The Sacrifice of Suffering With

The Sacrifice of Suffering With June 4, 2024
Two people holding hands
Photo by Kindel Media:

My First Real Loss

The year I graduated from high school I stayed for a while with a gentleman who was manager of the little outdoor furniture factory where I worked during my high school years. My plan was to spend a year working and saving before I began college, and this individual, Mr. Ted, and his wife were kind enough to allow me to live with them for that interim period. One frosty morning as Christmas approached, before sunrise, I received a call from my mother informing me that my grandfather had just passed away. I was devastated. This was really the only father figure I had ever known, and I was just getting to the age (and maturity level) where I could appreciate his gruff love.

The reaction was instantaneous and unreserved. I immediately burst into tears and turned into the embrace of the man who had taken me in for the year. A Christian man, he folded his arms around me as I, a nineteen year old almost man myself, wept unreservedly, wetting his shoulder with my tears. I don’t remember that he said anything at all, just that he stood there for as long as I needed, letting me vent my grief into his space.

A Deeper Grief

A few years later, also around Christmas, I made a trip from my college dorm to downtown Chattanooga to visit my mother, who lived in public housing there on the edge of the city. This was on a Monday. The Friday before, I had proposed to my girlfriend and she had, wonder of wonders, accepted. I was proud to be able to announce to my mother the next evening, Saturday, that Celia and I would be getting married. My mother, who was fighting cancer brought on by years and years of smoking, smiled a tired little smile and told me to take good care of her. I didn’t know when I next came to her apartment, on that Monday morning, she would be gone. My grandmother met me at the apartment door with the news. Of course, I immediately called my wife-to-be and she came right away and held me while I wept, again, tears of sorrow and regret, and the grief this time was even deeper and more raw than when I lost my grandfather.

To Suffer With

Compassion is a concrete expression of love for another.
Photo by Dave Lowe on Unsplash

Our English word, compassion, comes from the Latin root, pati, which means “to suffer”, along with the prefix com-, which means “with.” To be compassionate means, at its most basic level, to suffer with someone who is suffering. Mr. Ted suffered with me when I learned of my grandfather’s passing. Likewise, Celia suffered with me at the death of my mother. The key takeaway here is that having compassion does not mean merely “feeling sorry for” someone. Rather, it implies a sharing of pain and suffering and sorrow. It is saying and showing, “I am hurting with you.”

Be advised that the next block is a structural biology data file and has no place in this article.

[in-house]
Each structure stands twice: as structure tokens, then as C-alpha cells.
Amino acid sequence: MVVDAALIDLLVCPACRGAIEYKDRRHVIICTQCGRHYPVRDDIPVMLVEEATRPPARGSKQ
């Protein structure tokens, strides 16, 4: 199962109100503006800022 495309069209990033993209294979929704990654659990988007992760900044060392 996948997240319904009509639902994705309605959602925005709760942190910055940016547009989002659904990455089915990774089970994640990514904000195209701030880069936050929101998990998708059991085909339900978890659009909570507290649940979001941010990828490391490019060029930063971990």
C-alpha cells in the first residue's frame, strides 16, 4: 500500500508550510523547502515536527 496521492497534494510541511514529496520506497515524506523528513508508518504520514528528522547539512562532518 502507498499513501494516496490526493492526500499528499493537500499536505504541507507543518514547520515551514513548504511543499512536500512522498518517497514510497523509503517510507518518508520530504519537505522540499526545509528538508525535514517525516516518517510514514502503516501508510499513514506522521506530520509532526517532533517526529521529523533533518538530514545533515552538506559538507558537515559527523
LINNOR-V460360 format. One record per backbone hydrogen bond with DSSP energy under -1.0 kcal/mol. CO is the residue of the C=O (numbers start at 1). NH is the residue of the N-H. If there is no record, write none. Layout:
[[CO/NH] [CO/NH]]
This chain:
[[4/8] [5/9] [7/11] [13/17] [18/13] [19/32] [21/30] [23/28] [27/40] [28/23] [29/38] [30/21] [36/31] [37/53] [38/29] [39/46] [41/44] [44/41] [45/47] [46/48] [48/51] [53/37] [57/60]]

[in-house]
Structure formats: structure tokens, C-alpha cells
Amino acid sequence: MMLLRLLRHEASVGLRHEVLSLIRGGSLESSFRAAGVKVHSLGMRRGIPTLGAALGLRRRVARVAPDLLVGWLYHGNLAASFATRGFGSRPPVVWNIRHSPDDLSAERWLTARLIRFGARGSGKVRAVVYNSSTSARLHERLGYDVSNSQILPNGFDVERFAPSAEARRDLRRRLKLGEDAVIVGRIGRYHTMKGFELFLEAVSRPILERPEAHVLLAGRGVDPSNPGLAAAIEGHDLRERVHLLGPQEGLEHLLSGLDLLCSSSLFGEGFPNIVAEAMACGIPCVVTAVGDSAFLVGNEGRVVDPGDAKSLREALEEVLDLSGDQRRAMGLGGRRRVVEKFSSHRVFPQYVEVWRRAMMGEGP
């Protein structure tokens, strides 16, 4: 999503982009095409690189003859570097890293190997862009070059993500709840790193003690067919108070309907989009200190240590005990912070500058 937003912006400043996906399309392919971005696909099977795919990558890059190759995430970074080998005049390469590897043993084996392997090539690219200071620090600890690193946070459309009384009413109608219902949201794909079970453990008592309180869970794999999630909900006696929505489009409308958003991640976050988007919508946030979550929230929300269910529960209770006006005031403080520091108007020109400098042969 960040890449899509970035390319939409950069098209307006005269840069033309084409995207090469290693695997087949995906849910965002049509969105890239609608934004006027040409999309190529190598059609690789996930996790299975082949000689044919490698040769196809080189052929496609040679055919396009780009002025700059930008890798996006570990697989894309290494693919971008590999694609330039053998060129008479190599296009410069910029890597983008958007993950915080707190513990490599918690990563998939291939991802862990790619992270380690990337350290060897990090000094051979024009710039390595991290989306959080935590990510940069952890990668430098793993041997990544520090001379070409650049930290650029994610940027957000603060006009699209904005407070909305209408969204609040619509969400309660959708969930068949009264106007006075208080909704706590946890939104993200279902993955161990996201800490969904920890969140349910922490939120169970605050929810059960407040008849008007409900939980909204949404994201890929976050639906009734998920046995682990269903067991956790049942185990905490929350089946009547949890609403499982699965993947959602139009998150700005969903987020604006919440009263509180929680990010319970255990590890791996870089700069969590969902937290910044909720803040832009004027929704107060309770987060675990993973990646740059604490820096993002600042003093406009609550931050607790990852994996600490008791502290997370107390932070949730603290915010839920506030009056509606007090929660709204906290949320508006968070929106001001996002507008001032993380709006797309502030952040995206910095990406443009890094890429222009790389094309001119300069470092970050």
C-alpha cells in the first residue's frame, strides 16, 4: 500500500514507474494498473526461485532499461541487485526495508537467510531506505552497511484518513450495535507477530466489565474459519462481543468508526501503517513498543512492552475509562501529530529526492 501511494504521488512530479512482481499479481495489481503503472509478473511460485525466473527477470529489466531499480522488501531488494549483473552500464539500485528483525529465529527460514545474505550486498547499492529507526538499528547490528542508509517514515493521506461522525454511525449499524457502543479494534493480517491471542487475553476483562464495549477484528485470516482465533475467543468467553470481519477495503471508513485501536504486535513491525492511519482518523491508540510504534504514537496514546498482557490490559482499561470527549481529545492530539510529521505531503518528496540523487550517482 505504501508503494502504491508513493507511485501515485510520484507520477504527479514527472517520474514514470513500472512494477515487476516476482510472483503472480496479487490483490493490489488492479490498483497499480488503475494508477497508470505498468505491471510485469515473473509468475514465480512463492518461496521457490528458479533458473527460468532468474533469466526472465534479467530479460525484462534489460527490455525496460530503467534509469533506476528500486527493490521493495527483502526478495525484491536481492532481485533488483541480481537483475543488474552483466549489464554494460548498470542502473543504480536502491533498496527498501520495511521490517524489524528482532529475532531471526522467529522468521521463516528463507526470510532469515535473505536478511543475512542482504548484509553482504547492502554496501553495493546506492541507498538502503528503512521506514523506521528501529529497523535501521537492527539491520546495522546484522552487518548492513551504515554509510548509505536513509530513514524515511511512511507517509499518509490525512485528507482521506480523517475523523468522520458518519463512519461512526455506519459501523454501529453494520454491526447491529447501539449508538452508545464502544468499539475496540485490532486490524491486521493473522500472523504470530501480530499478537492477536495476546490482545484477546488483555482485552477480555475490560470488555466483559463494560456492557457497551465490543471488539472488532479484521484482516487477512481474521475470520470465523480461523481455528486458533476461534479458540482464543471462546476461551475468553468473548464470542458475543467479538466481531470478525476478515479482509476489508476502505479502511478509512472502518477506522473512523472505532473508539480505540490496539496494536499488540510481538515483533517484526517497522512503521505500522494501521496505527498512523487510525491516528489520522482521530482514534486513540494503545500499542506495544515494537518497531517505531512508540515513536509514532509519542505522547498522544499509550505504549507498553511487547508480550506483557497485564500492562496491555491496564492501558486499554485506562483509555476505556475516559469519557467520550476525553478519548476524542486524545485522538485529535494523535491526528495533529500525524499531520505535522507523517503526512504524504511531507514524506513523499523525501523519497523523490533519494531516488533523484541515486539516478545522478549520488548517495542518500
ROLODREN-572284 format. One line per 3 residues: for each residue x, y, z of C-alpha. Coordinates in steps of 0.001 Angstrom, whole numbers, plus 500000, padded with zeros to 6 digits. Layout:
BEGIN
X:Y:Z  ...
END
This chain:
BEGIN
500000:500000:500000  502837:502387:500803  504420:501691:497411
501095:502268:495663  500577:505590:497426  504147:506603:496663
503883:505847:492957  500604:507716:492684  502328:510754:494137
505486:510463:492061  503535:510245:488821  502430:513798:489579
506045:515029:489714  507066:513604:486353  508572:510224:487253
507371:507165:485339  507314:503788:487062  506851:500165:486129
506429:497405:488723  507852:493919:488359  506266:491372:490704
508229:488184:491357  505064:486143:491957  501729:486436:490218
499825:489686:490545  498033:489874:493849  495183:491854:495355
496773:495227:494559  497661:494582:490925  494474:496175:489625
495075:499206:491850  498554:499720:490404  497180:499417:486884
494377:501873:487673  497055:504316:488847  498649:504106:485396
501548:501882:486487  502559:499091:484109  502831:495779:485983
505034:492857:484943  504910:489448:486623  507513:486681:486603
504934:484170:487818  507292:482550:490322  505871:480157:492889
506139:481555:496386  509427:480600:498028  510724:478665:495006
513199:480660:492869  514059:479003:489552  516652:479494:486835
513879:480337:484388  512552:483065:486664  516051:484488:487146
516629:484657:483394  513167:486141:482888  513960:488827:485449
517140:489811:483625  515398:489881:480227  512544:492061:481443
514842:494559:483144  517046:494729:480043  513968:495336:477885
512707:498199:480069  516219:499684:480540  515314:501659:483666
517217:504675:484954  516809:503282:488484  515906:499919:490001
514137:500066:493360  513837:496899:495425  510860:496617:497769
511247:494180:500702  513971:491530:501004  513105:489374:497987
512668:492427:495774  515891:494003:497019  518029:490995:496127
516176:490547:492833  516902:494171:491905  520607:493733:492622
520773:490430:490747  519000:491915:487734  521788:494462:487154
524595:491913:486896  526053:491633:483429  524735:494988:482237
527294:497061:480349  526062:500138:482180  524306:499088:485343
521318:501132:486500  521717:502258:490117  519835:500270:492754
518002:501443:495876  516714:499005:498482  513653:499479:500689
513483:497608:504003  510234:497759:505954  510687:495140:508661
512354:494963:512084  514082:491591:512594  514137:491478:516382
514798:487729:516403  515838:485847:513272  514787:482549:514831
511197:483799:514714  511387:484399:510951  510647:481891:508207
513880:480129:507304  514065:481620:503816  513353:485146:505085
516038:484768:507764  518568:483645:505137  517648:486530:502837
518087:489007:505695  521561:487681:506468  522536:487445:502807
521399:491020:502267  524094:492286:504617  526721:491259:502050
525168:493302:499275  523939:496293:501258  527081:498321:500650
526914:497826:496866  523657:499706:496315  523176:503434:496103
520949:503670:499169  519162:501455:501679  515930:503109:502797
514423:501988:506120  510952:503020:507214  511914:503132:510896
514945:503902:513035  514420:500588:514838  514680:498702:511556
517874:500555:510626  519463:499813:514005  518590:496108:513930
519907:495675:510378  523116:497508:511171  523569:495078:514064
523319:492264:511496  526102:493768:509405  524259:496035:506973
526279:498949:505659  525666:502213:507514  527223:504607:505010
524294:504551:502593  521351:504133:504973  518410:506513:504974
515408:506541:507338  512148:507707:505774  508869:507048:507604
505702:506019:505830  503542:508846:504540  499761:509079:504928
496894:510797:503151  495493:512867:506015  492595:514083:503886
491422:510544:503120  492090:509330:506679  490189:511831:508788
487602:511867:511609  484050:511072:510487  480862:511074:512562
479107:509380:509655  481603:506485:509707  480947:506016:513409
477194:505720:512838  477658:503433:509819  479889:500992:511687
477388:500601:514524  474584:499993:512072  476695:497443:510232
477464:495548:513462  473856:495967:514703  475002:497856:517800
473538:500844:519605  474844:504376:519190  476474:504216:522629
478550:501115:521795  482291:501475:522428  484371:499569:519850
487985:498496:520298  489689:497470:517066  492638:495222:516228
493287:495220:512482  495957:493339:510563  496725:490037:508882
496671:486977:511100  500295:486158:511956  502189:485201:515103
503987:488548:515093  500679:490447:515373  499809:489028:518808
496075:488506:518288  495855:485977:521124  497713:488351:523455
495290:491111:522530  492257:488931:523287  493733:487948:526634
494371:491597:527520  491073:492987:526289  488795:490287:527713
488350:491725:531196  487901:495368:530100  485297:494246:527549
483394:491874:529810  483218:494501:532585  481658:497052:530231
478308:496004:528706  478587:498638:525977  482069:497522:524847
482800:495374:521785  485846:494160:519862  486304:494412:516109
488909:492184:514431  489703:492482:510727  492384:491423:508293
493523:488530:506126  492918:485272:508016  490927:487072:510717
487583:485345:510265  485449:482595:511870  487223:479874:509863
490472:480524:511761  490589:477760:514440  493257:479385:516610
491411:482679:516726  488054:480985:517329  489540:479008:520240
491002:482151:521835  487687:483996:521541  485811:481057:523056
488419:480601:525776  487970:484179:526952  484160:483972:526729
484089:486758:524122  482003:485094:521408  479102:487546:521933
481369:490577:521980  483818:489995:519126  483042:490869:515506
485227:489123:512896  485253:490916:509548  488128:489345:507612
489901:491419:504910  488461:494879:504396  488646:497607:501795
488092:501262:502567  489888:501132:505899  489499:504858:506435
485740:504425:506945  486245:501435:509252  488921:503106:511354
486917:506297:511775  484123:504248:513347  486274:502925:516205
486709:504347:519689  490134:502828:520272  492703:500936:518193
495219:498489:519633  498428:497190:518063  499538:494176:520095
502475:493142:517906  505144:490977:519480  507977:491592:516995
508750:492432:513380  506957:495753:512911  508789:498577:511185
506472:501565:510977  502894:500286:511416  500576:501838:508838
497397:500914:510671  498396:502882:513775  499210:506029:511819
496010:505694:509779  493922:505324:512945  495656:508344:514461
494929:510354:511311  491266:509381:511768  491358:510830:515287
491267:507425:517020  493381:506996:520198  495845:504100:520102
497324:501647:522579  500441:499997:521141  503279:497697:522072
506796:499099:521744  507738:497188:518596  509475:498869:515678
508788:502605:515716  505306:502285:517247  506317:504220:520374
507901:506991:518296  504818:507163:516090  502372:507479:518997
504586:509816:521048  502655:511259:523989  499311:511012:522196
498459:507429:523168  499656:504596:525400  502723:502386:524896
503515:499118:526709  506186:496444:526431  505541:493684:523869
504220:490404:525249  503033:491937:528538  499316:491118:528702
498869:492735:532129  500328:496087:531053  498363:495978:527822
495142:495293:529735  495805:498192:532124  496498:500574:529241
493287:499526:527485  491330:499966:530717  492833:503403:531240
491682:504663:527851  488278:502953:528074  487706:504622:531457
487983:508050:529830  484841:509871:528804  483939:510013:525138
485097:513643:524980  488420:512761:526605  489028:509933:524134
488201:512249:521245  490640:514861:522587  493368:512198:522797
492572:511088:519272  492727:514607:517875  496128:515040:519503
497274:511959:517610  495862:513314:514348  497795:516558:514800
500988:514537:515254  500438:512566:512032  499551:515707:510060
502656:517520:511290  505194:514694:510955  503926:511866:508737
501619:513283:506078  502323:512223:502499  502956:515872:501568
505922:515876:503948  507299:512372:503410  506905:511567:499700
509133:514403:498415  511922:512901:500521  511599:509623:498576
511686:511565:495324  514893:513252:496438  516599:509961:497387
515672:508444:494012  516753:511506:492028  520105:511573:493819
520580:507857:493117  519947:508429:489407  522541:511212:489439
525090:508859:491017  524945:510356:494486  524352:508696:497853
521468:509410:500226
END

In 2 Corinthians 1:3, Paul explicitly describes God as the “Father of compassion and the God of all comfort,” who comforts us so that we in turn can comfort others. I think of this verse, and my own experiences receiving compassion from others, when I look at the turmoil we are facing in our world today. There is so much anger, so many asserting their rights or arguing their position. We are shouting over each other, anxious that our thoughts be heard, focused on winning the debate, whatever debate we are in. What we are not doing is being compassionate. We are not suffering with those who are perpetually marginalized and fearful. Instead, we are arguing with them as to whether or not they have a right to feel that way. We are not suffering with those who are worried sick over a potential job loss or financial ruin. Instead, we charge them with being greedy and caring more about money than lives.

We are calling names, forgetting that the truest description of any of us should be brother, sister, Child of God. We are arguing the finer points of law and personal responsibility, convinced that if we could just get them (whoever them is) to see the error of their ways, we would have peace. We are accusing and charging and defending and deflecting, and none of that is what we are called to do.

Beloved, let us LOVE one another, for love is of God and everyone that loves is birthed by God and knows God, for God is love (1 John 4:7, 8).

Greater love has no man than this, that he lay down his life for (suffer with) his brother (John 15:13).

The Passion of Christ

There’s a reason we call the death of Christ the “passion.” He certainly suffered. But that death was not, strictly speaking, compassion, for it was not a death with us, but a death in place of us. His life and ministry, on the other hand, were totally given over to compassion. He suffered with his disciples, with Mary and Martha, with those forbidden to participate in the temple services, with the woman at the well. He suffered with all of humanity, living the kind of life we have all lived, full of sorrow and pain and suffering. And in his compassion, he never argued with or pointed a finger at or passed condemning judgement on any of the hurting who came to him for healing or direction or purpose.

How can we, how can I, do any less?

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